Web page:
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Ravi Chandra Bakaraju, Cathleen Fedtke, Jiyoon Chung, Darrin Falk, Klaus Ehrmann; Global refraction and aberration profiles with single-vision and multifocal contact lenses.. Invest. Ophthalmol. Vis. Sci. 2016;57(12):6252.
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© ARVO (1962-2015); The Authors (2016-present)
To evaluate the effects of single-vision (SV) & multifocal (MF) contact lenses (CL) on the horizontal (H), oblique (O) & vertical (V) peripheral refraction (PR) & aberration profiles.
Forty myopic participants [24.2 yr ± 2.4, 65% F, SE:-0.5 to -4.5D] were fitted randomly with the following lenses: 6 SV’s [AirOptix, Biofinity, Clariti, Proclear, Night & Day and Oasys] and 9 MF’s [Acuvue bifocal, AirOptix, Purevision in low & high adds and MiSight]. The PR profiles across H, O and V meridians, spanning visual field angles from -50° to +50° in 10° steps, were measured with BHVI-EyeMapper, for all lens types at +1D and -3D target vergences. Four repeats were performed with fellow eye occluded. Analysis was done at 4mm pupil. Relative PR (RPR) are reported.
At +1D vergence, with exception of Night & Day SV (M=-0.31D), all SVCLs produced a hyperopic shift in H-RPR; Biofinity SV produced the steepest drift (M=0.27D). The RPRs remained myopic for all SVCLs in the O & V meridians, where Night & Day SV produced greatest (M=-0.52D) and Biofinity produced the least myopic shift (M=-0.16D). All MFCLs, except MiSight (M=-0.89D), produced hyperopic shifts in the H, O and V meridians (M range 0.06 to 0.44D). In all meridians, the RPR patterns observed at +1D vergence were maintained at -3D target vergence. Regardless of the lens type or accommodative state, J0 and J45 became increasingly more negative for the H & O meridians, respectively. Along the V meridian, J0 became increasingly more positive as a function of field eccentricity. In H & V meridians, magnitude of J45 was relatively insignificant. All lenses measured negative spherical aberration (range: -0.004 to -0.098µm), on-axis, except MiSight and Night & Day which measured positive spherical aberration (range: 0.02 to 0.086µm).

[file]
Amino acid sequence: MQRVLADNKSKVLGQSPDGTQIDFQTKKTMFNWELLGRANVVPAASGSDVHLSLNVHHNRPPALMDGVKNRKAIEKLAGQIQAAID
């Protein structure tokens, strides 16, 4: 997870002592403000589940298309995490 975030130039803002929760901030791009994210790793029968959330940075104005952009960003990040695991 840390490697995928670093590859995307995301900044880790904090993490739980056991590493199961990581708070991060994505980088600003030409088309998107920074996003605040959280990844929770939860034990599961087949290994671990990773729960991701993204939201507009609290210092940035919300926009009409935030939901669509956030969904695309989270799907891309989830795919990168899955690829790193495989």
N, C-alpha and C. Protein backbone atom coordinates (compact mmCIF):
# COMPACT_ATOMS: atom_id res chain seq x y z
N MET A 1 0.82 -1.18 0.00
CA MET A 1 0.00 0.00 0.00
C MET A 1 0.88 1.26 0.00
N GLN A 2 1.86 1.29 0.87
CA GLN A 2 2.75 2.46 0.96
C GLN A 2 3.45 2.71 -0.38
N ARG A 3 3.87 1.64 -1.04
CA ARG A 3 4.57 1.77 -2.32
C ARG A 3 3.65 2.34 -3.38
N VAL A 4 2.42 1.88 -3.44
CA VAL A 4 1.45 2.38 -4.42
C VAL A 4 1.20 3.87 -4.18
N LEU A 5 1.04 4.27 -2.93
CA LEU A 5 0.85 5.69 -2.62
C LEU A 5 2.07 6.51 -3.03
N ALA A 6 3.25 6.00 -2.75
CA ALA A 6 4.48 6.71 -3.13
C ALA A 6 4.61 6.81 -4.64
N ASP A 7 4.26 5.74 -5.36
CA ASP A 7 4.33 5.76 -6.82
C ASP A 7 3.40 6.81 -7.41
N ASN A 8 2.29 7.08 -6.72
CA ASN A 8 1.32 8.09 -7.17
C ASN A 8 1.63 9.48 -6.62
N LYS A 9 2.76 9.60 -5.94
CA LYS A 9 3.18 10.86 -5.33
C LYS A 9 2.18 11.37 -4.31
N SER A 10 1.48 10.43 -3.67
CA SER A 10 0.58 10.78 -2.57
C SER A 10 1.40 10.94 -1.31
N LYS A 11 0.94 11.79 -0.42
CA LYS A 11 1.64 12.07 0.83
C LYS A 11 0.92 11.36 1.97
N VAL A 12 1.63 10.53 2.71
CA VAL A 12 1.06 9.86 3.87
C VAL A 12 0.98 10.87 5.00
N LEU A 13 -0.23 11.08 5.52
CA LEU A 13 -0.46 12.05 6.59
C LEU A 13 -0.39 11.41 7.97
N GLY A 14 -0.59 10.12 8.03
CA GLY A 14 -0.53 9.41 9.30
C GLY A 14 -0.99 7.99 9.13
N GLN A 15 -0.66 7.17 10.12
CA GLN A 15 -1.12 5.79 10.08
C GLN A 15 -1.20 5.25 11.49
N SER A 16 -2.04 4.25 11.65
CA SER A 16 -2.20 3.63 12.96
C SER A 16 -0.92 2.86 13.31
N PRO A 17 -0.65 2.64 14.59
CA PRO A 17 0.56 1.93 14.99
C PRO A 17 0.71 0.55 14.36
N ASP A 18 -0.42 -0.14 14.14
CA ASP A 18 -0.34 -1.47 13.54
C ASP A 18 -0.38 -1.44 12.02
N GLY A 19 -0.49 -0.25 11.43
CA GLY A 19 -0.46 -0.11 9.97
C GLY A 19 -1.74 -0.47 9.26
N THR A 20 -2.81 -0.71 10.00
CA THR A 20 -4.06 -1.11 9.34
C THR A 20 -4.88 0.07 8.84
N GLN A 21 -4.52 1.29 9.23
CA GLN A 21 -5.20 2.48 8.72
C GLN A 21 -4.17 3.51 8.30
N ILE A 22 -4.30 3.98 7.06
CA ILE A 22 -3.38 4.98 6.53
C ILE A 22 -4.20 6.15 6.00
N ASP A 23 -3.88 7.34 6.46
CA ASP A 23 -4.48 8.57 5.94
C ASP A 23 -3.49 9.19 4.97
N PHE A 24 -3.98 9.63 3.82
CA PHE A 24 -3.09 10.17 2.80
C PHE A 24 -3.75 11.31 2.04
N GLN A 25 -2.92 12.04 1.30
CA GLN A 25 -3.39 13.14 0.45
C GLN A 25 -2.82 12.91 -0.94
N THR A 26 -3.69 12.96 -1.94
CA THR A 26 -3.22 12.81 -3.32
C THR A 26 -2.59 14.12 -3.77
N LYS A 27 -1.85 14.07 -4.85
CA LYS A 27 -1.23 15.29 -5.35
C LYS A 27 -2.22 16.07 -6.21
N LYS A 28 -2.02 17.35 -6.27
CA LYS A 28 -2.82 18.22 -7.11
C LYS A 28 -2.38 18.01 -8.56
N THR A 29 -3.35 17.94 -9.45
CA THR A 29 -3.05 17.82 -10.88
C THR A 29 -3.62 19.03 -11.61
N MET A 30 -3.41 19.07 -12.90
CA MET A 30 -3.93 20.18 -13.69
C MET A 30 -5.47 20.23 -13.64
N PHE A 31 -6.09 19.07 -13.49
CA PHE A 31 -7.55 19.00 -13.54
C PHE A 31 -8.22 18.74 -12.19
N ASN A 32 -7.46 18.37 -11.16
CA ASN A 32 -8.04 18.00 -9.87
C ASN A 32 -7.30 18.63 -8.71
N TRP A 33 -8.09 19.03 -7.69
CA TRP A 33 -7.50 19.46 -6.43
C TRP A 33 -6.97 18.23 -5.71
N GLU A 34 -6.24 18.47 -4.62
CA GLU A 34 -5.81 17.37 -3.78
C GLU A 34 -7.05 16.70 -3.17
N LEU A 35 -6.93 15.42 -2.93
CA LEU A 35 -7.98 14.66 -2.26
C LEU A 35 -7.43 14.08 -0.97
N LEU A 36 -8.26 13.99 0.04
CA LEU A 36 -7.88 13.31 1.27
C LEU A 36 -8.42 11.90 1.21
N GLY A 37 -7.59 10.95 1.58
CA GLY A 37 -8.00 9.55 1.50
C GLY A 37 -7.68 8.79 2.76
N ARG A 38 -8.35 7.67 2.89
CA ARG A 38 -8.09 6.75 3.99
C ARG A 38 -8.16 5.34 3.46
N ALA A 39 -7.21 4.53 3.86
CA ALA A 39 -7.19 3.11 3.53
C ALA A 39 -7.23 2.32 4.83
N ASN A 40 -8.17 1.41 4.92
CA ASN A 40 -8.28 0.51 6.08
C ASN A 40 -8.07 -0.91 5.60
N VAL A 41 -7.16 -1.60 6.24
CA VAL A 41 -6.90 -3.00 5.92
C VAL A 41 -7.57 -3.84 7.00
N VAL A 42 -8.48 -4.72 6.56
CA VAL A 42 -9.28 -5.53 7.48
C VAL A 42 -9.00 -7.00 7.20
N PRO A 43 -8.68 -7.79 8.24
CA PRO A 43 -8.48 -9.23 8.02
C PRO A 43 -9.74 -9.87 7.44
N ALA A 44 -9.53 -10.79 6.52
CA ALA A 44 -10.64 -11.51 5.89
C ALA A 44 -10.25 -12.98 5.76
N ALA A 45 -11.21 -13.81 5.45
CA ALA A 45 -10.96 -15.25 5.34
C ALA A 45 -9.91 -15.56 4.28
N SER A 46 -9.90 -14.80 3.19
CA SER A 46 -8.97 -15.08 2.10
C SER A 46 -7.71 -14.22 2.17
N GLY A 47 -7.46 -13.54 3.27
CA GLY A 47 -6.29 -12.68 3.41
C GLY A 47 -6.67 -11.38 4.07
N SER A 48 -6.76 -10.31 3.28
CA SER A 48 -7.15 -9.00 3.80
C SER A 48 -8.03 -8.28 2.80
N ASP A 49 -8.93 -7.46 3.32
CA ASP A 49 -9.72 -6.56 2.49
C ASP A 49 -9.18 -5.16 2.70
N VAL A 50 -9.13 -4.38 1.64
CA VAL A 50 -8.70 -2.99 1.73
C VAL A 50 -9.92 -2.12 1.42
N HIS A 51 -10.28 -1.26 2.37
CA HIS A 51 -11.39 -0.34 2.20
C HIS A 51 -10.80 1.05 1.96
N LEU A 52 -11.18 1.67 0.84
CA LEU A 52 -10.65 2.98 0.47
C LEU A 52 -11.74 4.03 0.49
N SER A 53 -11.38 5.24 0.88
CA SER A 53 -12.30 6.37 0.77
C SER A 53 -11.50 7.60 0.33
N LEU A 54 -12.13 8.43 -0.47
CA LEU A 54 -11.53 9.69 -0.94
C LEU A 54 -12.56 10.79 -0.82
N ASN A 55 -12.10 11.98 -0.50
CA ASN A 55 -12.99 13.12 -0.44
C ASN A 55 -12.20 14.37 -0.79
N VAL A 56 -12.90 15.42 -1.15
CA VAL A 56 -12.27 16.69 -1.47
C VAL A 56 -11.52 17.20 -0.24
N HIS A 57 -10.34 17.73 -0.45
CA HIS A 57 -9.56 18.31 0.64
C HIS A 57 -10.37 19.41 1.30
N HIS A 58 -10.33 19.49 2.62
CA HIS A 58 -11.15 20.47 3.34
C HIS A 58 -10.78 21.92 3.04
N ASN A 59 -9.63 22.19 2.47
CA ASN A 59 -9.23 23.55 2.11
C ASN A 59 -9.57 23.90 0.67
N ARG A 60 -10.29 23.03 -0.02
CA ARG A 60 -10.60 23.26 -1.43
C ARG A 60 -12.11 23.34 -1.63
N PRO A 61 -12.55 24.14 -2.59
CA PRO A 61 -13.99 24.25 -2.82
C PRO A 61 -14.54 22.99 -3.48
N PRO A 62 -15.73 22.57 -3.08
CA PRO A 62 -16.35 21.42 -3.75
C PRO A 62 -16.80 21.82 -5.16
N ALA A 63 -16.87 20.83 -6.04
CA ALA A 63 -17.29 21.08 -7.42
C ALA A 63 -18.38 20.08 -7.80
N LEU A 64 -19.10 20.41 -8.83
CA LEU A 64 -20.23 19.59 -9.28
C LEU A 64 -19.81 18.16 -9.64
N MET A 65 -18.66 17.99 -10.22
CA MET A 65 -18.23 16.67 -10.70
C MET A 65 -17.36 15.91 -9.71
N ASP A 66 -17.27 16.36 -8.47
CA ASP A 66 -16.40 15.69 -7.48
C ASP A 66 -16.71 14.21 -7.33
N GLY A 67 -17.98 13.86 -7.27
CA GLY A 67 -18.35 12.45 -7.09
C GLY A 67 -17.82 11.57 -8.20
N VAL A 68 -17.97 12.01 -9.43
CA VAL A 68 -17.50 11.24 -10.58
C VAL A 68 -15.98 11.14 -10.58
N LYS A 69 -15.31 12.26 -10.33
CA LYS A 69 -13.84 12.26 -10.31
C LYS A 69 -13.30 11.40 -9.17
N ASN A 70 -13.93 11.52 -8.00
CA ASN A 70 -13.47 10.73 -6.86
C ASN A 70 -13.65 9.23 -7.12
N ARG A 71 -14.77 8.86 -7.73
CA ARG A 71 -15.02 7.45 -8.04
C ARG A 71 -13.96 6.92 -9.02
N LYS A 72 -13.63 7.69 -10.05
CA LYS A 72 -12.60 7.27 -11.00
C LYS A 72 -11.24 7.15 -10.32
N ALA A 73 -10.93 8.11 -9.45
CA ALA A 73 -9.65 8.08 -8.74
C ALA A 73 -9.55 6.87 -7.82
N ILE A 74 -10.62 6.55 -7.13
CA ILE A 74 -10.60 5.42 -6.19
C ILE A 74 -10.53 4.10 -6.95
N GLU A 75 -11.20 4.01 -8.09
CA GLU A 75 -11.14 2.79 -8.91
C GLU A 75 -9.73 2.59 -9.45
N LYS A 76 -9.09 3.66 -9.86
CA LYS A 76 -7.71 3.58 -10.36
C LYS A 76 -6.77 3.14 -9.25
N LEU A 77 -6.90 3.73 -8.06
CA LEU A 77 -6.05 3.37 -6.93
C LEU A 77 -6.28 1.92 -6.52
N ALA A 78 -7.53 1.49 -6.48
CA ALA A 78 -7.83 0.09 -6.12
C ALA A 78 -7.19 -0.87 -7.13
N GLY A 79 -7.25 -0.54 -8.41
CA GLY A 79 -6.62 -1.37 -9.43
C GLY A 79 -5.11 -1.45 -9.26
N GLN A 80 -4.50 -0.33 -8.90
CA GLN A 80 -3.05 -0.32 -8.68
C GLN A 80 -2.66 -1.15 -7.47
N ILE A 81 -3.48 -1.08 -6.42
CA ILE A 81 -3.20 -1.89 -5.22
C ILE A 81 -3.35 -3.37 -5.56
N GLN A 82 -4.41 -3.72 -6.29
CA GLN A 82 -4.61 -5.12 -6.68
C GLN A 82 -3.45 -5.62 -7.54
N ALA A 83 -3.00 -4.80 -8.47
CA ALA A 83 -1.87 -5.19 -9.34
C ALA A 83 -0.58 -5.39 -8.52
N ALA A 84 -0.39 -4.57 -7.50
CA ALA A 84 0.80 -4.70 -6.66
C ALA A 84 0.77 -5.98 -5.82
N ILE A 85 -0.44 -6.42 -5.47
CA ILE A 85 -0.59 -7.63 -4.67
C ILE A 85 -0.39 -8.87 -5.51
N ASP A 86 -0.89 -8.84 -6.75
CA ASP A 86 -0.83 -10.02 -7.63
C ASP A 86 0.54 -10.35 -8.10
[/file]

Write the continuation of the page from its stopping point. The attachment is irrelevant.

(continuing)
In the H meridian, only Night & Day SV and MiSight produced peripheral myopic shifts. Remaining lenses produced low to moderate levels of peripheral hyperopia (PH). In the O & V meridians, as the baseline RPR profiles were already in the myopic direction, none of the test lenses produced significant levels of PH. In the light of PH theory, we speculate that some lenses that reduced PH in the H meridian may offer a therapeutic benefit. However, whether myopic defocus in the O & V meridians (at baseline & with most test lenses) can offer a stop signal to myopia progression needs further investigation.
This is an abstract that was submitted for the 2016 ARVO Annual Meeting, held in Seattle, Wash., May 1-5, 2016.
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